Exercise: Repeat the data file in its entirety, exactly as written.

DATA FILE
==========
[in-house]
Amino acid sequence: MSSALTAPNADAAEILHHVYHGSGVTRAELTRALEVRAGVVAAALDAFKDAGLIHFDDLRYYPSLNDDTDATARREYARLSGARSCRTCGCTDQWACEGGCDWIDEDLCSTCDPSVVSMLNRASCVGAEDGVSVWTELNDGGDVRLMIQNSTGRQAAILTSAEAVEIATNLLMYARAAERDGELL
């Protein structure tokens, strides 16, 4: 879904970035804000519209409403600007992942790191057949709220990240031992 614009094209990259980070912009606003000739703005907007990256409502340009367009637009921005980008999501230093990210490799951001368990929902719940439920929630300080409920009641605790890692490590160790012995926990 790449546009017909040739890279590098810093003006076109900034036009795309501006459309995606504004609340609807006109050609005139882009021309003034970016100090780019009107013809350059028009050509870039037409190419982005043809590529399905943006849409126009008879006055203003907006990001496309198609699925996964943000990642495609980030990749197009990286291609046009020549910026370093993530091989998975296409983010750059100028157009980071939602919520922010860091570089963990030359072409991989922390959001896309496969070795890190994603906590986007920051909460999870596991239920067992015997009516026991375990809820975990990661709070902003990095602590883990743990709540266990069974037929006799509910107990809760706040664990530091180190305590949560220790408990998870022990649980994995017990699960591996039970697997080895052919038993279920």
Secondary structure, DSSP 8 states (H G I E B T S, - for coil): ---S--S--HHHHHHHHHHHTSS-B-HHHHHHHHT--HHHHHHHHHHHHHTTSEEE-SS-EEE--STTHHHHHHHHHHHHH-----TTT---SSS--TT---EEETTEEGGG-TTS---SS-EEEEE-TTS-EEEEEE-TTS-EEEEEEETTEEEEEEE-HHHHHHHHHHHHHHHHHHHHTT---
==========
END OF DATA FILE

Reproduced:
[in-house]
Amino acid sequence: MSSALTAPNADAAEILHHVYHGSGVTRAELTRALEVRAGVVAAALDAFKDAGLIHFDDLRYYPSLNDDTDATARREYARLSGARSCRTCGCTDQWACEGGCDWIDEDLCSTCDPSVVSMLNRASCVGAEDGVSVWTELNDGGDVRLMIQNSTGRQAAILTSAEAVEIATNLLMYARAAERDGELL
């Protein structure tokens, strides 16, 4: 879904970035804000519209409403600007992942790191057949709220990240031992 614009094209990259980070912009606003000739703005907007990256409502340009367009637009921005980008999501230093990210490799951001368990929902719940439920929630300080409920009641605790890692490590160790012995926990 790449546009017909040739890279590098810093003006076109900034036009795309501006459309995606504004609340609807006109050609005139882009021309003034970016100090780019009107013809350059028009050509870039037409190419982005043809590529399905943006849409126009008879006055203003907006990001496309198609699925996964943000990642495609980030990749197009990286291609046009020549910026370093993530091989998975296409983010750059100028157009980071939602919520922010860091570089963990030359072409991989922390959001896309496969070795890190994603906590986007920051909460999870596991239920067992015997009516026991375990809820975990990661709070902003990095602590883990743990709540266990069974037929006799509910107990809760706040664990530091180190305590949560220790408990998870022990649980994995017990699960591996039970697997080895052919038993279920």
Secondary structure, DSSP 8 states (H G I E B T S, - for coil): ---S--S--HHHHHHHHHHHTSS-B-HHHHHHHHT--HHHHHHHHHHHHHTTSEEE-SS-EEE--STTHHHHHHHHHHHHH-----TTT---SSS--TT---EEETTEEGGG-TTS---SS-EEEEE-TTS-EEEEEE-TTS-EEEEEEETTEEEEEEE-HHHHHHHHHHHHHHHHHHHHTT---